It’s fair to wonder, though, whether this is a chicken/egg argument. Is it possible, or likely even, that Markstrom’s struggled because the scant starts afforded him don’t let him find a groove? I’ve looked into the idea of whether Markstrom responds to a better workload before using shots per game as a proxy, and the evidence showed overwhelmingly that he played best with his team’s back against the wall.

“There’s a pretty reasonable case to be made that Markstrom benefits from an increased workload. It would certainly explain why he’s struggled to establish himself as an NHL backup and only ever showed as quasi-competent in a brief stretch as a starter. 

If anything, it adds to the many reasons for pause with regards to how he’ll perform in his prescribed role this season. I would like to think that he’s up to the task, but it seems fair to wonder how well he’ll perform if they put him on the Eddie Lack diet for starts; one which allows about one every third week of action behind a healthy Miller.”

Of course, I admitted at the time there were holes in the method that led me to this conclusion. Besides, shot volume isn’t something the Canucks can necessarily control on a night-to-night basis. Having read the Jeremy Davis article from a week prior wherein he uses days between starts as a measure of workload, I’ve come around to that methodology as more telling.


Markstrom’s Sv% relative to how many games he’s started in the 20 games before it suggests he plays better with an increased workload through a more rigorous run of starts — data which aligns closely with my observations about how he performs based on shot volume on a per game basis.

I would caution against reading too far into this, though. When one looks at Markstrom’s showing based on different workloads, the conclusion shouldn’t be that he’s an elite goaltender when he plays more often in more difficult scenarios. Naturally, as a backup goaltender, the sample of games played in the four-plus start per twenty days range is going to be small. Enough so that it’s likely inconclusive and doesn’t hold a tonne of predictive value.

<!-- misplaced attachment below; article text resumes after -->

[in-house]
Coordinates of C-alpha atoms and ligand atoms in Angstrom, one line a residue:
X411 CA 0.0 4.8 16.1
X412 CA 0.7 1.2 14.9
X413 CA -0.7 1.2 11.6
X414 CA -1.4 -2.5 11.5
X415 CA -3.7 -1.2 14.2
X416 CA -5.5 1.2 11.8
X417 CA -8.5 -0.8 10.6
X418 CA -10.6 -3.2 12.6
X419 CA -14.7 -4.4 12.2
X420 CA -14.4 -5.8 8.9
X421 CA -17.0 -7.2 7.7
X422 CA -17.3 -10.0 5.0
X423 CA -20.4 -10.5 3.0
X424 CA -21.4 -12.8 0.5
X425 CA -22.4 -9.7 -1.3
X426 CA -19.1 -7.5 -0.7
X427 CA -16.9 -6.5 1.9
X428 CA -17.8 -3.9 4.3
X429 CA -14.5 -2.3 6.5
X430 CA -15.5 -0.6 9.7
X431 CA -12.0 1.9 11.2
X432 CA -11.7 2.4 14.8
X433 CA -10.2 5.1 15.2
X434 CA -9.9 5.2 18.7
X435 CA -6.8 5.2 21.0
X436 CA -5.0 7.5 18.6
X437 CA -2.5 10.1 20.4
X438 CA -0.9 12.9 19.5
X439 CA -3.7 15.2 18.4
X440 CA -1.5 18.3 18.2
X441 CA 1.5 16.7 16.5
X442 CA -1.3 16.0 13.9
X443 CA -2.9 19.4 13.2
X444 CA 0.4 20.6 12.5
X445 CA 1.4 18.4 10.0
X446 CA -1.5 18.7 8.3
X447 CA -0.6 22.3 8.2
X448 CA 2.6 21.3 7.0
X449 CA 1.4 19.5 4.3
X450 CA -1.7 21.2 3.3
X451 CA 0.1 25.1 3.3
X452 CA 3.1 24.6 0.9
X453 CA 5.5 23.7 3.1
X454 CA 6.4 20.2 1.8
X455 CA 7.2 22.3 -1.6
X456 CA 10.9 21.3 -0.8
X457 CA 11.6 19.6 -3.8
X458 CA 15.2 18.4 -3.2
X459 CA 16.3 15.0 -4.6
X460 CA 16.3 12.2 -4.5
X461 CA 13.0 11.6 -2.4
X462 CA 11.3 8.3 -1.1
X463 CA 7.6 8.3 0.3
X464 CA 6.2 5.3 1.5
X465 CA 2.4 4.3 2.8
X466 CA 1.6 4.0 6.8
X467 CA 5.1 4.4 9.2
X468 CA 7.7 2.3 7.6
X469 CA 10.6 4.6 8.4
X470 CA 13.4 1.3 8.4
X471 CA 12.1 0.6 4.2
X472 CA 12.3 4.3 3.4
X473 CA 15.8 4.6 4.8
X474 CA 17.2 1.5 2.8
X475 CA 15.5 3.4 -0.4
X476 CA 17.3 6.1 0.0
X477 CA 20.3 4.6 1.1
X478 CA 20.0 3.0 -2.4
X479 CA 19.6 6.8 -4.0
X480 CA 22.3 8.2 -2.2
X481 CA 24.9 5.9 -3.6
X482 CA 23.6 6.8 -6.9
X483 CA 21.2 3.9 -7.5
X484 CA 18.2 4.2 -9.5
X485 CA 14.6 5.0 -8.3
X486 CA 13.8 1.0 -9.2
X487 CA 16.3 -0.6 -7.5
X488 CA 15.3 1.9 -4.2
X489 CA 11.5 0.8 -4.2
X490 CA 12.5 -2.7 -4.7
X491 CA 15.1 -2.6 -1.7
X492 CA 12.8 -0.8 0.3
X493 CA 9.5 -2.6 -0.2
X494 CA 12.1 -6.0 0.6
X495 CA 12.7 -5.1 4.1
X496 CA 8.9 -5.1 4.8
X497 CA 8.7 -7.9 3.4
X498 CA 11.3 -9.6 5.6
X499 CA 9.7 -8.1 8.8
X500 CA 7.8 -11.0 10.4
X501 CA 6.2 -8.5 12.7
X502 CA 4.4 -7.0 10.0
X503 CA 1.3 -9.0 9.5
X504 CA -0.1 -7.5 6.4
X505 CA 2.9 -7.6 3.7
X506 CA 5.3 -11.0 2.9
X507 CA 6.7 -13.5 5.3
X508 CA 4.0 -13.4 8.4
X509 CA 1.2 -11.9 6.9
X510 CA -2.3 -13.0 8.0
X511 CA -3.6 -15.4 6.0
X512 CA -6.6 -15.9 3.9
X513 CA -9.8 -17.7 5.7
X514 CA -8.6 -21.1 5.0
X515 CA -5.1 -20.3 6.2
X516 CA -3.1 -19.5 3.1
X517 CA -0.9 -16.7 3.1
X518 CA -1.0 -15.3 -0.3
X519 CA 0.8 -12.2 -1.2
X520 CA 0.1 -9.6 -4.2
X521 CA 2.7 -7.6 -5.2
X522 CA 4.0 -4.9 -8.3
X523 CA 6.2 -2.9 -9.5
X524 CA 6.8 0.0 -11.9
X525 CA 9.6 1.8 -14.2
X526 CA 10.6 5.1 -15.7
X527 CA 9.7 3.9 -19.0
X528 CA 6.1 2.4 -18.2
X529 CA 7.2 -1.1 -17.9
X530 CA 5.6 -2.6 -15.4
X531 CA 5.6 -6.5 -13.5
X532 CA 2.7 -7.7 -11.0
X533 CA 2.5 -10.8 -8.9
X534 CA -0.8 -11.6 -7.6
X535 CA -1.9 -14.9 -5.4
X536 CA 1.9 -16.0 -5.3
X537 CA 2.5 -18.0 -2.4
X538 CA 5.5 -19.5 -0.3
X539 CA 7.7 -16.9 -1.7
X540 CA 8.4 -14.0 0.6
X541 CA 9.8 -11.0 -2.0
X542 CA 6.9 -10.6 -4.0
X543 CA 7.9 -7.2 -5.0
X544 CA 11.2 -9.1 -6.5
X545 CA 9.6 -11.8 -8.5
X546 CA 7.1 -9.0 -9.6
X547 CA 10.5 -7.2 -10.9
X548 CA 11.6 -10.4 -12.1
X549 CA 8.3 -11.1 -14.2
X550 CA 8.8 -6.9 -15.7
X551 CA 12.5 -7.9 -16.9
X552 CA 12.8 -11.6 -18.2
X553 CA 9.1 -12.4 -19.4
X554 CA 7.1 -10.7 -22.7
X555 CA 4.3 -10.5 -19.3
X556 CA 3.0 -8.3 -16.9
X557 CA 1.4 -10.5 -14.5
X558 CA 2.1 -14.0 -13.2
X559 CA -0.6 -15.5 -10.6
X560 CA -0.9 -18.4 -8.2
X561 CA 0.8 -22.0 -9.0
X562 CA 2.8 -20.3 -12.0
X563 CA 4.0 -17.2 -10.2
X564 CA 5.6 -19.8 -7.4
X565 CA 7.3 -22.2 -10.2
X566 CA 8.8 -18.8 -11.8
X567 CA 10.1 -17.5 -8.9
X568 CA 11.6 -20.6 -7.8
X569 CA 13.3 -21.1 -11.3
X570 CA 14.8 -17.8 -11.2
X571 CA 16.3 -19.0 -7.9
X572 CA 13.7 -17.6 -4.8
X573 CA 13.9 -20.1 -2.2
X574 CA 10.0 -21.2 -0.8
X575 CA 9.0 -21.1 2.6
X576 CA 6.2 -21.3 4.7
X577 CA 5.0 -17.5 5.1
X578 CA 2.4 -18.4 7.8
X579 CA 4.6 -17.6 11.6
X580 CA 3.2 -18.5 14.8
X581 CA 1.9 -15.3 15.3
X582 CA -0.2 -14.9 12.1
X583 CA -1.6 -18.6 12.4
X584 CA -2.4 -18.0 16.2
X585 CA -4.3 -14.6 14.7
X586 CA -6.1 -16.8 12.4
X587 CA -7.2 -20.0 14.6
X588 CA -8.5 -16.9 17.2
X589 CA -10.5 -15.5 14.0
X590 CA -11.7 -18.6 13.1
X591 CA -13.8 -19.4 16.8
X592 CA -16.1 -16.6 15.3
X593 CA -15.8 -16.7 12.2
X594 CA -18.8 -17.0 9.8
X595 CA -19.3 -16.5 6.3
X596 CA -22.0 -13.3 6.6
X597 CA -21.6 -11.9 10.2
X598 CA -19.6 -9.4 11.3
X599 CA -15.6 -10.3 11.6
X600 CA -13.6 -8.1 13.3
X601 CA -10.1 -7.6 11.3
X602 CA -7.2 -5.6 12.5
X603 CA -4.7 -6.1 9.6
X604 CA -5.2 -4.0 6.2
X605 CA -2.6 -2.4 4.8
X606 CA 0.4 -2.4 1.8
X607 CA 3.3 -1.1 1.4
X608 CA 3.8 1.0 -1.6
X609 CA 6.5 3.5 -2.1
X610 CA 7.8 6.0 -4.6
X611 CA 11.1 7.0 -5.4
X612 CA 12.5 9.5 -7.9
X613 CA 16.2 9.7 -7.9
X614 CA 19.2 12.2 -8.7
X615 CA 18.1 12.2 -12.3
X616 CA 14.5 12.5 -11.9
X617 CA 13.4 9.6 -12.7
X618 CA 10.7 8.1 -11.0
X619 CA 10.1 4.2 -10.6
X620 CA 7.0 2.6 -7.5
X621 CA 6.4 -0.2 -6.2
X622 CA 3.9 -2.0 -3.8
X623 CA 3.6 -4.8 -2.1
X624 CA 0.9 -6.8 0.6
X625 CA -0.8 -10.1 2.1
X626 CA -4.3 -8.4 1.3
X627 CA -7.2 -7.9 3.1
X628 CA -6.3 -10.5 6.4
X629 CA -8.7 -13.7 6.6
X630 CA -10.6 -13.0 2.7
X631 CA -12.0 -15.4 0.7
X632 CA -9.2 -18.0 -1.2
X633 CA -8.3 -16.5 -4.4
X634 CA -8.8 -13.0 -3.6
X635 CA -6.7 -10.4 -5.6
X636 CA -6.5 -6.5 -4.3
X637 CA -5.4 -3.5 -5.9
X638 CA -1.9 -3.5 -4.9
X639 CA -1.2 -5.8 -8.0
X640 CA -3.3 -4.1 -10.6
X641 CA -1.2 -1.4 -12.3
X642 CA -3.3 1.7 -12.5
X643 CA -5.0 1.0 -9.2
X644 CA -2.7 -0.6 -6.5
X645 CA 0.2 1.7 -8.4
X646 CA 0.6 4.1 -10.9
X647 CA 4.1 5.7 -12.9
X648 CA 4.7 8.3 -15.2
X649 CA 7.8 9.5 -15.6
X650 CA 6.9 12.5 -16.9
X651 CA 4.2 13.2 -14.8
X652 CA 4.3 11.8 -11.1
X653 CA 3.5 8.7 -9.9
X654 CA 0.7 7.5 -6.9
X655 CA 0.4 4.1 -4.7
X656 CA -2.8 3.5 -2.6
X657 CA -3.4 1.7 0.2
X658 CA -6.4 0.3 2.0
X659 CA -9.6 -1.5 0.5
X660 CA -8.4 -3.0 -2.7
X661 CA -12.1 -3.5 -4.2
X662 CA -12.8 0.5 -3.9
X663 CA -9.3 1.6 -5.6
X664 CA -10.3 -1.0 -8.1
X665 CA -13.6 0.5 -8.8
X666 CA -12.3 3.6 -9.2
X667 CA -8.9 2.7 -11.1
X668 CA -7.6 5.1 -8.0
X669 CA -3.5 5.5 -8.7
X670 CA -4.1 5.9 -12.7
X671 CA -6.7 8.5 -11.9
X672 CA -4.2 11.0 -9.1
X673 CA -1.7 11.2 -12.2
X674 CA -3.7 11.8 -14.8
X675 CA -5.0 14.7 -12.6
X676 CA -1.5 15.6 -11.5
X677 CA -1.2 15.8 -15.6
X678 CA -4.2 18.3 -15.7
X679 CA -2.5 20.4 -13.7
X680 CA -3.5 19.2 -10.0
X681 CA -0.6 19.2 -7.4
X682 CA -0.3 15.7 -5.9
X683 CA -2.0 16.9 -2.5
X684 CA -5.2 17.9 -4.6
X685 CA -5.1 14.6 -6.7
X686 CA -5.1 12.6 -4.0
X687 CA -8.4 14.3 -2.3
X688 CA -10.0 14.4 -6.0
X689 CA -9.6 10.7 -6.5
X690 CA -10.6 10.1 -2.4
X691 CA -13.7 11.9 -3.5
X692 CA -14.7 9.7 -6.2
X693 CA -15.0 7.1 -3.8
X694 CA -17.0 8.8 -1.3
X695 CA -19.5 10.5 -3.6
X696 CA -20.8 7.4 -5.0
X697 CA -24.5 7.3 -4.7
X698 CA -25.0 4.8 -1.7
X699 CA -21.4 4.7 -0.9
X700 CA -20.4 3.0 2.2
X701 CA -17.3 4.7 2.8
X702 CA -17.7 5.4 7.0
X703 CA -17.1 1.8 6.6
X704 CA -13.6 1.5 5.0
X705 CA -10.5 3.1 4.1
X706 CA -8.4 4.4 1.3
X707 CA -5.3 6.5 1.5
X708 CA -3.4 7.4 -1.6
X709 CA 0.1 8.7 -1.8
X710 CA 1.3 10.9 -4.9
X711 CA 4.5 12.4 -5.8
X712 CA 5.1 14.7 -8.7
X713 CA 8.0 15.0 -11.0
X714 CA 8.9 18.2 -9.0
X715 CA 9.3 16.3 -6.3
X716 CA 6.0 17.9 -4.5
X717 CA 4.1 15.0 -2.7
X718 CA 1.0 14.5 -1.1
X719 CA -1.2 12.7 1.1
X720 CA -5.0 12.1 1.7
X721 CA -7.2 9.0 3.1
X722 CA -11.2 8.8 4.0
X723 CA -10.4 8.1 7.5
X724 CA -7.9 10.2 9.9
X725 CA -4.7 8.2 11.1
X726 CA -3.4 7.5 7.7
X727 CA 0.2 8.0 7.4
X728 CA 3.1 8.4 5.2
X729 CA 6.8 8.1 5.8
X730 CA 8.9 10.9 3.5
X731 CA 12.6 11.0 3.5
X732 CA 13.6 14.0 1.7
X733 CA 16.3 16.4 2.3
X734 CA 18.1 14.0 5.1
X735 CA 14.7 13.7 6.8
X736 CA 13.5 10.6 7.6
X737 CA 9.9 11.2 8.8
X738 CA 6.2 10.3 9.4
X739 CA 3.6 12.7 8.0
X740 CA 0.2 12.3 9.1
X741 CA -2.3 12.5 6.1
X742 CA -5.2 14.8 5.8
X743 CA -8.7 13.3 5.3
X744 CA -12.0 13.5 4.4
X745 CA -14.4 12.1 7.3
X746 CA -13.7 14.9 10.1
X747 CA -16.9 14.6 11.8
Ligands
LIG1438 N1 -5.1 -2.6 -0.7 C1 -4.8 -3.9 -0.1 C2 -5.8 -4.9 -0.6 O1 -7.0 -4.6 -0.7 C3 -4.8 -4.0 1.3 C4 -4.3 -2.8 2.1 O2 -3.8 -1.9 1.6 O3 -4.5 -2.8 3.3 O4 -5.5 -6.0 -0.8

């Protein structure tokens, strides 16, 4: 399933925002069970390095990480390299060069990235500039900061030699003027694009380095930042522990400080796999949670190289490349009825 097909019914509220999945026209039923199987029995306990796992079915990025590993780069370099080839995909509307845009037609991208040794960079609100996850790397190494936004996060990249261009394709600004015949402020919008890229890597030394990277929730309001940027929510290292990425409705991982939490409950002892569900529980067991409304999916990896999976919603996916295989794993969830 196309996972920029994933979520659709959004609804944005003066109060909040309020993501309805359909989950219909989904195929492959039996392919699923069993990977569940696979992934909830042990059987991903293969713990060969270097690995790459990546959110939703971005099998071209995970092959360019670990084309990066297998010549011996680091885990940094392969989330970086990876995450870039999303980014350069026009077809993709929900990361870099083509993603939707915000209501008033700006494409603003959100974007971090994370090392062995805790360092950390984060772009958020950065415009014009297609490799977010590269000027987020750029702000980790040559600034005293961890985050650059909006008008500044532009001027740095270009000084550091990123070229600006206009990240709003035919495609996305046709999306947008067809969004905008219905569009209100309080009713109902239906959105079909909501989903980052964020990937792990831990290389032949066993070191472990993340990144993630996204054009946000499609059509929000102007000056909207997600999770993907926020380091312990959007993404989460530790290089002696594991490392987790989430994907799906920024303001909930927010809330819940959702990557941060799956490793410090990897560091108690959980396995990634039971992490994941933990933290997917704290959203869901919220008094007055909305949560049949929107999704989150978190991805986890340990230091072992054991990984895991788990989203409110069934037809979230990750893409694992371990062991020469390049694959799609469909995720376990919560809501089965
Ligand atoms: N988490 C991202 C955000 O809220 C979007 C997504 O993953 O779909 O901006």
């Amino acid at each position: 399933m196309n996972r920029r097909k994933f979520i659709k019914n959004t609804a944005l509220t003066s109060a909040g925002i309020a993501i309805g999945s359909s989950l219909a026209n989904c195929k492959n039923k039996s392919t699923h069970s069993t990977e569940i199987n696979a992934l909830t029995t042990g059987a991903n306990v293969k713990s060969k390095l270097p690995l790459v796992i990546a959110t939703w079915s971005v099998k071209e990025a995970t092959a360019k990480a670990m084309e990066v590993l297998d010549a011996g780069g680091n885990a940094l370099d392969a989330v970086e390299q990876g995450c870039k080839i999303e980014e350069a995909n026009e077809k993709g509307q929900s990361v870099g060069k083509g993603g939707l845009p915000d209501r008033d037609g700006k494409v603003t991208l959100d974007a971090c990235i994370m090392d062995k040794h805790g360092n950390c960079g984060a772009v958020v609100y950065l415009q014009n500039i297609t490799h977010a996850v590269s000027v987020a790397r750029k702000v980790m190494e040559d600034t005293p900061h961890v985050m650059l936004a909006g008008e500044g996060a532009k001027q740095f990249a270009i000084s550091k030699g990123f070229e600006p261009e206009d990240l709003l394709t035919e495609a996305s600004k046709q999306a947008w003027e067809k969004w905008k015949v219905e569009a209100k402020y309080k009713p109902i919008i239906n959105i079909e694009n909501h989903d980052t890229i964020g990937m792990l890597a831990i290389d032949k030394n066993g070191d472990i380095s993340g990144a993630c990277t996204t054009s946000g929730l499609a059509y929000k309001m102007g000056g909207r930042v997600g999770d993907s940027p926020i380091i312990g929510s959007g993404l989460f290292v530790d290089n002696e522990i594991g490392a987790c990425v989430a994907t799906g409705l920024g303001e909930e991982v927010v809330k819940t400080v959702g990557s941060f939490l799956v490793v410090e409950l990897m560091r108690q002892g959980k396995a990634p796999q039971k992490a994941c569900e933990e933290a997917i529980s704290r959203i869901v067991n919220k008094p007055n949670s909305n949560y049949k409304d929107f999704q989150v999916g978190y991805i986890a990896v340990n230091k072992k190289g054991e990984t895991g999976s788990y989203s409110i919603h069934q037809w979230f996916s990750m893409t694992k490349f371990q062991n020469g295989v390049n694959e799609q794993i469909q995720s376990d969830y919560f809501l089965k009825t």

We can’t say with any confidence that Markstrom is a late bloomer with signs pointing to Thomas Greiss like potential to develop into a high-end starter from seemingly out of nowhere. In fact, the sample probably skews more heavily towards the Anders Lindback end of that spectrum.

Regardless, given the Canucks current crease scenario, they should be willing to experiment and find out. The fact that Markstrom has a non-zero chance of developing into a long-term starter suggests it’s worth exploring. It’s not like the current setup is working for the Canucks. They are very much a team that can afford to experiment.

The Canucks signed Markstrom to a three-year contract extension last July, and they didn’t exactly penny pinch when they did so. There’s obviously some level of commitment to Markstrom, even if that only extends so far as a well-compensated backup.

Wherein the problem lies is that they’re less a year removed from putting pen to paper and every indication since suggests they don’t even have interest in finding out if there’s more there. Whereas I can see where the skepticism is borne, and even carry a certain amount myself, there’s almost certainly a short-term benefit to playing him more and they might find a starter along the way too.